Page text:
The Attorney General said that salaries of magistrates and judges have improved to motivate them to do more. He praised the Chief Justice, Hon. Abdulai Charm for sitting on cases on Saturdays.
The Attorney General noted that the justice sector is faced with challenges regarding missing files for remand inmates. He said his office will ensure those who are not supposed to be in prison are not kept there.
He said the setting up of the Commission for the Disabled and the Children’s Commission is a demonstration of the government’s commitment to the rights of the poor and vulnerable. He added that the government has also passed Gender Laws and the Customary Marriage Act to guarantee the rights of women. ‘Women have a rights to property this is why we will not allow male relatives to take advantage of them,’ Hon. Joseph Kamara said. ‘In the same breath, the government will be setting up a National Health Scheme to protect the vulnerable in society.’
He said that the Government also passed the Local Court Act 2011 to improve access to justice in the informal courts. At the same time, the customary laws have been strengthen to ensure rights issues are respected customary level.
The Chairperson of the launch, the eminent legal luminary, Francis Gabbiddon ESQ reminded his audience about innocent people languishing in our correctional centers which the Legal Aid Board has been trying to put a stop to. He noted that the Board is gradually putting to a stop the days of impunity which brought about the war. ‘The TRC recognized the role of lack of justice in bringing about the war and this something we should be careful not to repeat.’ he said.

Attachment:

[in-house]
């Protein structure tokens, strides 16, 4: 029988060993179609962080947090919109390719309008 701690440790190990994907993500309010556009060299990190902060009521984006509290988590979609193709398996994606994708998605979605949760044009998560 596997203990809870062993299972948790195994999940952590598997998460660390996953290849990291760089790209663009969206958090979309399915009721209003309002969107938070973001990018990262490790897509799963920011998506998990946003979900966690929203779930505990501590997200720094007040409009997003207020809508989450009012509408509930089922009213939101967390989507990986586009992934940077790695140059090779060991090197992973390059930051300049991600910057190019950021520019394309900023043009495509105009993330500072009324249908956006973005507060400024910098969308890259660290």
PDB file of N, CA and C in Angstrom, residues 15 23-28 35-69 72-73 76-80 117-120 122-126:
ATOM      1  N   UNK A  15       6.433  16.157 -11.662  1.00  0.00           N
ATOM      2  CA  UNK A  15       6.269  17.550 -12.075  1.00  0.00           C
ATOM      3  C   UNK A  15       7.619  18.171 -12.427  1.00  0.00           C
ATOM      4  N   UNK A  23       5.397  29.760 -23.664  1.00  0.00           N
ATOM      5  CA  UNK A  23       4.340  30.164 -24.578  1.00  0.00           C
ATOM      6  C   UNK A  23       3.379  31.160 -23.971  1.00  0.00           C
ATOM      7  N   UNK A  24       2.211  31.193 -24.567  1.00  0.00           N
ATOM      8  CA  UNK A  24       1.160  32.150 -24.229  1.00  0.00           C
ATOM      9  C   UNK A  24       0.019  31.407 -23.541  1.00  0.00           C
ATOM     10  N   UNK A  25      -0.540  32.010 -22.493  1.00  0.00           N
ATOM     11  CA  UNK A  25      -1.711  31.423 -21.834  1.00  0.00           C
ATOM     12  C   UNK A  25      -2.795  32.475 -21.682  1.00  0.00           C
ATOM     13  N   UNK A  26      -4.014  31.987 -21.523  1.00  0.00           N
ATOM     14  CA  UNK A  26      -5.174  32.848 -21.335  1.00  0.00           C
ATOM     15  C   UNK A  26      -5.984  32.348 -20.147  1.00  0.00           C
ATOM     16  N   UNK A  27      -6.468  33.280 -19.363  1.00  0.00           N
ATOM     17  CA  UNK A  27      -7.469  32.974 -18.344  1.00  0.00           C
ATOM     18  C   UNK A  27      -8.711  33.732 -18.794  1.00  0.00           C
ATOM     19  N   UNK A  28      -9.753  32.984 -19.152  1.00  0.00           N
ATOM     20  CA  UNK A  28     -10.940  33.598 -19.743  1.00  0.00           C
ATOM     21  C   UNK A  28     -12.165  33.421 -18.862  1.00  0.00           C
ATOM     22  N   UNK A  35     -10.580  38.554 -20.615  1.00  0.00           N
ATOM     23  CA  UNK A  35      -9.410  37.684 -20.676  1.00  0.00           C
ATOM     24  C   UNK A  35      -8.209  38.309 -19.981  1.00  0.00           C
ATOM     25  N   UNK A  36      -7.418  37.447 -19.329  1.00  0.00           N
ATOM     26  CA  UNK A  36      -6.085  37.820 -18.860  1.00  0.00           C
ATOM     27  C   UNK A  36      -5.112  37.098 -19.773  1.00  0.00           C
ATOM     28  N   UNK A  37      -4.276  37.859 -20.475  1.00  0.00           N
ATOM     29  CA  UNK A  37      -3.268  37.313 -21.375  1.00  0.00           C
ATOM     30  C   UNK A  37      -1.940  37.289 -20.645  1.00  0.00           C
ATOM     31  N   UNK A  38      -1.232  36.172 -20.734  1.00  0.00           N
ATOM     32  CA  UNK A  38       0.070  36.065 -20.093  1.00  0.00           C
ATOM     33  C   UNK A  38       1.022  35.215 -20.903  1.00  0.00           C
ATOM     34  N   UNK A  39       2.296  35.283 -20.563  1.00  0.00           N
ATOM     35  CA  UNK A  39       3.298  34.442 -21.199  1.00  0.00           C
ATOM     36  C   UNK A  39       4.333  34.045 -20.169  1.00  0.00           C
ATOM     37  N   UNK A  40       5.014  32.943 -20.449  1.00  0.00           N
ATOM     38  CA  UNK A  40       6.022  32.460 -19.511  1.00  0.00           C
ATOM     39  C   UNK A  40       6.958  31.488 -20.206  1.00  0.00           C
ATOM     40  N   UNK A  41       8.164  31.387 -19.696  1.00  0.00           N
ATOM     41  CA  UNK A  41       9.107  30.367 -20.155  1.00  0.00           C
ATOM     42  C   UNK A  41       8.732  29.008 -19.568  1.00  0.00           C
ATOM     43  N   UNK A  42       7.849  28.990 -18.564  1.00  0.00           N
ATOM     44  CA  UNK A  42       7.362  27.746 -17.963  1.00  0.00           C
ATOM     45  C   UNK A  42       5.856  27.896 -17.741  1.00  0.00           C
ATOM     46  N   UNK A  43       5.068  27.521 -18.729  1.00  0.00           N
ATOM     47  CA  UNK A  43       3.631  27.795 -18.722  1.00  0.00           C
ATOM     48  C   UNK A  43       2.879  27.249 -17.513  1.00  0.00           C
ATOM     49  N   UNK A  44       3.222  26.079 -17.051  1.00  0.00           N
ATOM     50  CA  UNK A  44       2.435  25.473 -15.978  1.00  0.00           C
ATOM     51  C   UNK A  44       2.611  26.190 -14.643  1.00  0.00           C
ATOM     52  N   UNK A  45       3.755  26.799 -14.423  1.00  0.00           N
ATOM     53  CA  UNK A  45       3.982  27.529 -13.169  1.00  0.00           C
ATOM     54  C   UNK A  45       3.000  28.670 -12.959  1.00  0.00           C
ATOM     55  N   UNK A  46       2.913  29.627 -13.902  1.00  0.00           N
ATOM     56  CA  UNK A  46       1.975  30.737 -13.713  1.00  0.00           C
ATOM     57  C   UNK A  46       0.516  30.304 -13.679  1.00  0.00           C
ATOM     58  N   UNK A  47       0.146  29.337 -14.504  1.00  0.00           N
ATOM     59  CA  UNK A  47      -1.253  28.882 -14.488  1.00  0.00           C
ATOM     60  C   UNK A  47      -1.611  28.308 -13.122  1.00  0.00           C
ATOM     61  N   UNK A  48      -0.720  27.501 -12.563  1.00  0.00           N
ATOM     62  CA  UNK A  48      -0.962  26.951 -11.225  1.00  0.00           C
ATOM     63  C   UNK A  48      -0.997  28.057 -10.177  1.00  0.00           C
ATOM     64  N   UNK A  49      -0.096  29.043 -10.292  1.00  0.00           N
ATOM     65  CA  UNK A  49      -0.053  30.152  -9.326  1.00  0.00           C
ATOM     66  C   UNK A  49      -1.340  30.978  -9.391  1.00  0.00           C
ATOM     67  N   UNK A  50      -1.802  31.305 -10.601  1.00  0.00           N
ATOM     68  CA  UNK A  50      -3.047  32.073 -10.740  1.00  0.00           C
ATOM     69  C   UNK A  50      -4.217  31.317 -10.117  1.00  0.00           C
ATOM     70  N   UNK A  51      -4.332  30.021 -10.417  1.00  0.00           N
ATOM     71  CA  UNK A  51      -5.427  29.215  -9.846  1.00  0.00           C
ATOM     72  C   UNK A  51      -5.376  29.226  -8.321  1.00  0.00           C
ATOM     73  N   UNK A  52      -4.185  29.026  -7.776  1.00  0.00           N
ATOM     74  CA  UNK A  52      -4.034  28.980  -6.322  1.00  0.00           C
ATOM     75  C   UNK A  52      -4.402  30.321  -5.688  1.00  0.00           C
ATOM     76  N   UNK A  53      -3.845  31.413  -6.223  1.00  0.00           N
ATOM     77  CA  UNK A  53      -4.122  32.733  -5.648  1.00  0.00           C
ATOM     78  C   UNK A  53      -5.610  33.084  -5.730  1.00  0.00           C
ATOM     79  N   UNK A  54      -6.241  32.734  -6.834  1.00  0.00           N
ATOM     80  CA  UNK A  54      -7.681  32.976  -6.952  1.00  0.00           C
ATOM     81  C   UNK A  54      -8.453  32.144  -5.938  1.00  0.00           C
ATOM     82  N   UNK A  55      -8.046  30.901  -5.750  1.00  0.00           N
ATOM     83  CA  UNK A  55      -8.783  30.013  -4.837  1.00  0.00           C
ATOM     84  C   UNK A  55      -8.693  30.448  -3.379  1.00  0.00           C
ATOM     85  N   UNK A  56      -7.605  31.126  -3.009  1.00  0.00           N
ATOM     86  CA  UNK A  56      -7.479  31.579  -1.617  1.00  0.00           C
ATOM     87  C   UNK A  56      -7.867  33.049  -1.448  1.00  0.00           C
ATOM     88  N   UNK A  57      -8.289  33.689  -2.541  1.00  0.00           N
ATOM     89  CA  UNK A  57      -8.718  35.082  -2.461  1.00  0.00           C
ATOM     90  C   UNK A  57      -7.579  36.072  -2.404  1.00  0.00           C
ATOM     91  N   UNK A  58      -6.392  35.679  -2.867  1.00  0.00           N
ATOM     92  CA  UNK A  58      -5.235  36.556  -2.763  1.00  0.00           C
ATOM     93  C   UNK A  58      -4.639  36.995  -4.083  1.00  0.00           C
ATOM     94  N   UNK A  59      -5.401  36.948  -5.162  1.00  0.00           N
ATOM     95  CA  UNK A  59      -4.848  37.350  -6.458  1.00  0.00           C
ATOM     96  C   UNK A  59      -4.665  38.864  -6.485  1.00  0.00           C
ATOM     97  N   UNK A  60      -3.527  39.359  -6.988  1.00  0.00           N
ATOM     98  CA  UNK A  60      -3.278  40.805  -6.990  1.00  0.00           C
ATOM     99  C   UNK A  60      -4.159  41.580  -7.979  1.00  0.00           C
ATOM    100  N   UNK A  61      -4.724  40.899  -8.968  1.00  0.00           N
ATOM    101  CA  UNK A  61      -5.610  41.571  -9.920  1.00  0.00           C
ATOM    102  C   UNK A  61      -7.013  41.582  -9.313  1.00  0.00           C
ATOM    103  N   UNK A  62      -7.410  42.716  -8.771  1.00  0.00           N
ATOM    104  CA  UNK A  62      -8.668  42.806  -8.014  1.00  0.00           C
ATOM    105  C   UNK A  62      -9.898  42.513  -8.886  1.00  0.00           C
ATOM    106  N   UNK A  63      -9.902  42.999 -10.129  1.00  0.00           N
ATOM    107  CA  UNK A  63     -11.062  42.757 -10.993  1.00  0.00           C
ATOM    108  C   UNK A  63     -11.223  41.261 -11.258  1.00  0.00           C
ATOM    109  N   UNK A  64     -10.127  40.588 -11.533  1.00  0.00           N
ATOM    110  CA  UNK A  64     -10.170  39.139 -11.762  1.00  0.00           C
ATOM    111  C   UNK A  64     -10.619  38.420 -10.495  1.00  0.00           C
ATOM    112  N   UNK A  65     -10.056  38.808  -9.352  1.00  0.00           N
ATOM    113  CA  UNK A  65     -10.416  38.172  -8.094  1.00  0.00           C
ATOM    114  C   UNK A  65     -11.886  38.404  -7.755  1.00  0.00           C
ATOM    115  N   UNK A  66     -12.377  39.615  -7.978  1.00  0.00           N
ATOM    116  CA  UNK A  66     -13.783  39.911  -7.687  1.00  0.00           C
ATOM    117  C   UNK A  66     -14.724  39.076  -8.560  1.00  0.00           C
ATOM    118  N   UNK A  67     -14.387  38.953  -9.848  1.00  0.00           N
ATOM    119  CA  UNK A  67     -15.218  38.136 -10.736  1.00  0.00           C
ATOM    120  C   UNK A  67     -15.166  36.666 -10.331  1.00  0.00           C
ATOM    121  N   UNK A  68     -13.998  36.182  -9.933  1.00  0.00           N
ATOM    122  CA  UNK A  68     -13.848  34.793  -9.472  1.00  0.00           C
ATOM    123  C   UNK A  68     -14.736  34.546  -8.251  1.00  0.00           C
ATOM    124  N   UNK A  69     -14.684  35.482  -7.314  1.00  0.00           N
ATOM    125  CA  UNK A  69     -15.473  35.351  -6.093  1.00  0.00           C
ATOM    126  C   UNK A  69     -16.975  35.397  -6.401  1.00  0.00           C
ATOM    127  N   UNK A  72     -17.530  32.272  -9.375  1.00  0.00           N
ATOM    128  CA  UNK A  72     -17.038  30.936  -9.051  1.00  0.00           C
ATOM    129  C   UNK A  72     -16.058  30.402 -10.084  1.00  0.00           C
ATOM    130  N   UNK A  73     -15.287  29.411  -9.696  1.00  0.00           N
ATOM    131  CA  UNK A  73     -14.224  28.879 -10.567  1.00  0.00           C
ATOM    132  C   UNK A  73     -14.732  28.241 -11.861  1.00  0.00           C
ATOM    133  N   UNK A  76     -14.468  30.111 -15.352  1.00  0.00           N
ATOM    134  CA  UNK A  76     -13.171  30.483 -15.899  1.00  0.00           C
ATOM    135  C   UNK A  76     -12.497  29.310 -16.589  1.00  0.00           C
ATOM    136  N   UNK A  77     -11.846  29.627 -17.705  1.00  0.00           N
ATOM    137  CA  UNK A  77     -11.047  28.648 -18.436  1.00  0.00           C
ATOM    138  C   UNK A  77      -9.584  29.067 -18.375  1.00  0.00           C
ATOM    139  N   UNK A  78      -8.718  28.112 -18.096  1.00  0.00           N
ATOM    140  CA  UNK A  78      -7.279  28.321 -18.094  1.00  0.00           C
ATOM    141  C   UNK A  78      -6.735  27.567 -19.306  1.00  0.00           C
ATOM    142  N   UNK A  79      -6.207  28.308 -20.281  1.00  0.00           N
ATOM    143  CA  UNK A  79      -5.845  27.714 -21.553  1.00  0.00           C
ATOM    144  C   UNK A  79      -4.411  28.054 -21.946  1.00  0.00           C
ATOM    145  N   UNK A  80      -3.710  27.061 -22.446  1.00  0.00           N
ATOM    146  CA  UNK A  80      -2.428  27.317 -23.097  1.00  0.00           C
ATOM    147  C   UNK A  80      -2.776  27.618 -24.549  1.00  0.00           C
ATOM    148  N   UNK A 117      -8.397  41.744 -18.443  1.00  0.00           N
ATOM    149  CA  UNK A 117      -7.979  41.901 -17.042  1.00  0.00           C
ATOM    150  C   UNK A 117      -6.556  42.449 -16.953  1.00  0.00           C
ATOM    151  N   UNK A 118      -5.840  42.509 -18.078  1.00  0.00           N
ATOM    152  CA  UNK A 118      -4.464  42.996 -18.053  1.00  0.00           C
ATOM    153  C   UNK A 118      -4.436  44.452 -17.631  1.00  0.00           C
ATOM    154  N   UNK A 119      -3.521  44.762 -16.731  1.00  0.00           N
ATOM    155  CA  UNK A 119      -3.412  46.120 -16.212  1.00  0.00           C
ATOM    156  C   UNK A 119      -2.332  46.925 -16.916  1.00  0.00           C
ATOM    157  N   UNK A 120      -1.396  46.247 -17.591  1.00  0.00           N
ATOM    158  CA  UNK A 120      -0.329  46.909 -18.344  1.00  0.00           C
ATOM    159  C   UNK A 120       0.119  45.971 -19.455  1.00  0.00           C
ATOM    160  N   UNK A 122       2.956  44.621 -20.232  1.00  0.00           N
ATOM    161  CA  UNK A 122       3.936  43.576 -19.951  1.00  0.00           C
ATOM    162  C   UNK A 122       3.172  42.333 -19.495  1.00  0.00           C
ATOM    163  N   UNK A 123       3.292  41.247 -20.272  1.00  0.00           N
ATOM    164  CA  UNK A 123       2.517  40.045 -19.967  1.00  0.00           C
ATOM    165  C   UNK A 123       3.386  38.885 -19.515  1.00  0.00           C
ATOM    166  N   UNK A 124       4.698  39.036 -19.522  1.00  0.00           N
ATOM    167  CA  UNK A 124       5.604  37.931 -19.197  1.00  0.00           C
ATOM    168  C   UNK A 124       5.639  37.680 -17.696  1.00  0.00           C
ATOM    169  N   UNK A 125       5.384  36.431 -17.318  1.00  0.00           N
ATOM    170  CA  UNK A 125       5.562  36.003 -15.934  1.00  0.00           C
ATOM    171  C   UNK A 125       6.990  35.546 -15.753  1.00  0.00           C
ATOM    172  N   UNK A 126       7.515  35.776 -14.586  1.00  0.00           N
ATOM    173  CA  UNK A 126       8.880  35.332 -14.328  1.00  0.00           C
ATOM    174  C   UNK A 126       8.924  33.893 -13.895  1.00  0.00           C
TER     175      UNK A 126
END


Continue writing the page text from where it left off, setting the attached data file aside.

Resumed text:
He pointed out that the Board cannot do it alone and therefore would need the support of Trusted Partners in civil society to get the work done. ‘We all have a role to play to ensure people are given affordable access to justice,’ he said. ‘The campaign will start with the police because they are a crucial ‘Trusted Partner’ in achieving access to justice.’
He praised the Attorney General and Minister of Justice for issuing out one hundred and eighty-two (182) indictments for the September 2016 Judicial Session. The Chair recognized the massive impact the first homegrown Attorney General and Minister of Justice and the Chief Justice are having on improving access to justice.
Statements of support were delivered by the United Nations Resident Coordinator, Mr. Sunil Saigal, the Acting World Bank Country Manager, Sheikh Alhaji Yayah Sesay, the Country Officer of OSIWA, Joe Pemagbi and the deputy British High Commission to Sierra Leone.
United Nations Resident Coordinator reiterated the United Nation’s commitment to supporting the government’s efforts in improving access to justice for all especially for the most vulnerable. He described the campaign as an important step to strengthening access to legal aid in the country, especially for the impoverished and those most vulnerable to the justice system.
Acting World Bank Country Manager said that justice and the Rule of Law are central to the Bank’s core agenda of ending extreme poverty and promoting shared prosperity. He added that the Bank has supported a number of justice improvement activities as an integrated part of projects focusing on public sector reform, governance and anti-corruption.
The Country Officer of OSIWA, Jose Pemagbi said his organization will work with government through the Legal Aid Board and non-governmental organizations to deploy thirty-five (35) paralegals and other community service providers to provide primary justice services in the country.